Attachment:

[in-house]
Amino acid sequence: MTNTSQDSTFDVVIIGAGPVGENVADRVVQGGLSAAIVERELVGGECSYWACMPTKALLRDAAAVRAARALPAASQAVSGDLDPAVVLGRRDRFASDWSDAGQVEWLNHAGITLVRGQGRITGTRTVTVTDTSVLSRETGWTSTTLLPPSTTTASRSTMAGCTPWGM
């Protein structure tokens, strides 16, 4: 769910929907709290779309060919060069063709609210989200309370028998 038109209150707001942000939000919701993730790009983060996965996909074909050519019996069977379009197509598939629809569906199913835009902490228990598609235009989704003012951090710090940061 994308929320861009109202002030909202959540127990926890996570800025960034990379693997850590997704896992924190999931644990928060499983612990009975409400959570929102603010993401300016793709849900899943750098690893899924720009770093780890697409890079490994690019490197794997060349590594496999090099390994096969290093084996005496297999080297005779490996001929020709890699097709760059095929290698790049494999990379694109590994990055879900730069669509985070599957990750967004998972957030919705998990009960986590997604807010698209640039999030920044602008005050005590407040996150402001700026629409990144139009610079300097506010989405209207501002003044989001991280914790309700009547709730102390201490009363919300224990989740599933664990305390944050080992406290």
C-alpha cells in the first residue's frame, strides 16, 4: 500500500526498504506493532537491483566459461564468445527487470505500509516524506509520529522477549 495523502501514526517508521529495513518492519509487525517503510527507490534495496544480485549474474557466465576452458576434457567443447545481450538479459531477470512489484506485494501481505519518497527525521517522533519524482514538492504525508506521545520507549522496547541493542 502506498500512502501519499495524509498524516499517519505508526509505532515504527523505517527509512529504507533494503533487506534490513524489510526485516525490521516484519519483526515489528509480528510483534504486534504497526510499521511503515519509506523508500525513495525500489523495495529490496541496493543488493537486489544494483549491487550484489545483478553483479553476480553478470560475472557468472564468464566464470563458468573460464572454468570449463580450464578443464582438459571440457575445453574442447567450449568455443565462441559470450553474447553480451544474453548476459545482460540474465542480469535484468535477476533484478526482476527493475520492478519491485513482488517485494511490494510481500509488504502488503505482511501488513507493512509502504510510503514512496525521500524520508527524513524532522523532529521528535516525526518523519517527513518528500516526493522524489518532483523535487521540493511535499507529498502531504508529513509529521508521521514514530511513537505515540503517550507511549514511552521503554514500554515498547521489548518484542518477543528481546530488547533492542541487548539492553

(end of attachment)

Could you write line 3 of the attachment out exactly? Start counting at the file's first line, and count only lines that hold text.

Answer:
């Protein structure tokens, strides 16, 4: 769910929907709290779309060919060069063709609210989200309370028998 038109209150707001942000939000919701993730790009983060996965996909074909050519019996069977379009197509598939629809569906199913835009902490228990598609235009989704003012951090710090940061 994308929320861009109202002030909202959540127990926890996570800025960034990379693997850590997704896992924190999931644990928060499983612990009975409400959570929102603010993401300016793709849900899943750098690893899924720009770093780890697409890079490994690019490197794997060349590594496999090099390994096969290093084996005496297999080297005779490996001929020709890699097709760059095929290698790049494999990379694109590994990055879900730069669509985070599957990750967004998972957030919705998990009960986590997604807010698209640039999030920044602008005050005590407040996150402001700026629409990144139009610079300097506010989405209207501002003044989001991280914790309700009547709730102390201490009363919300224990989740599933664990305390944050080992406290």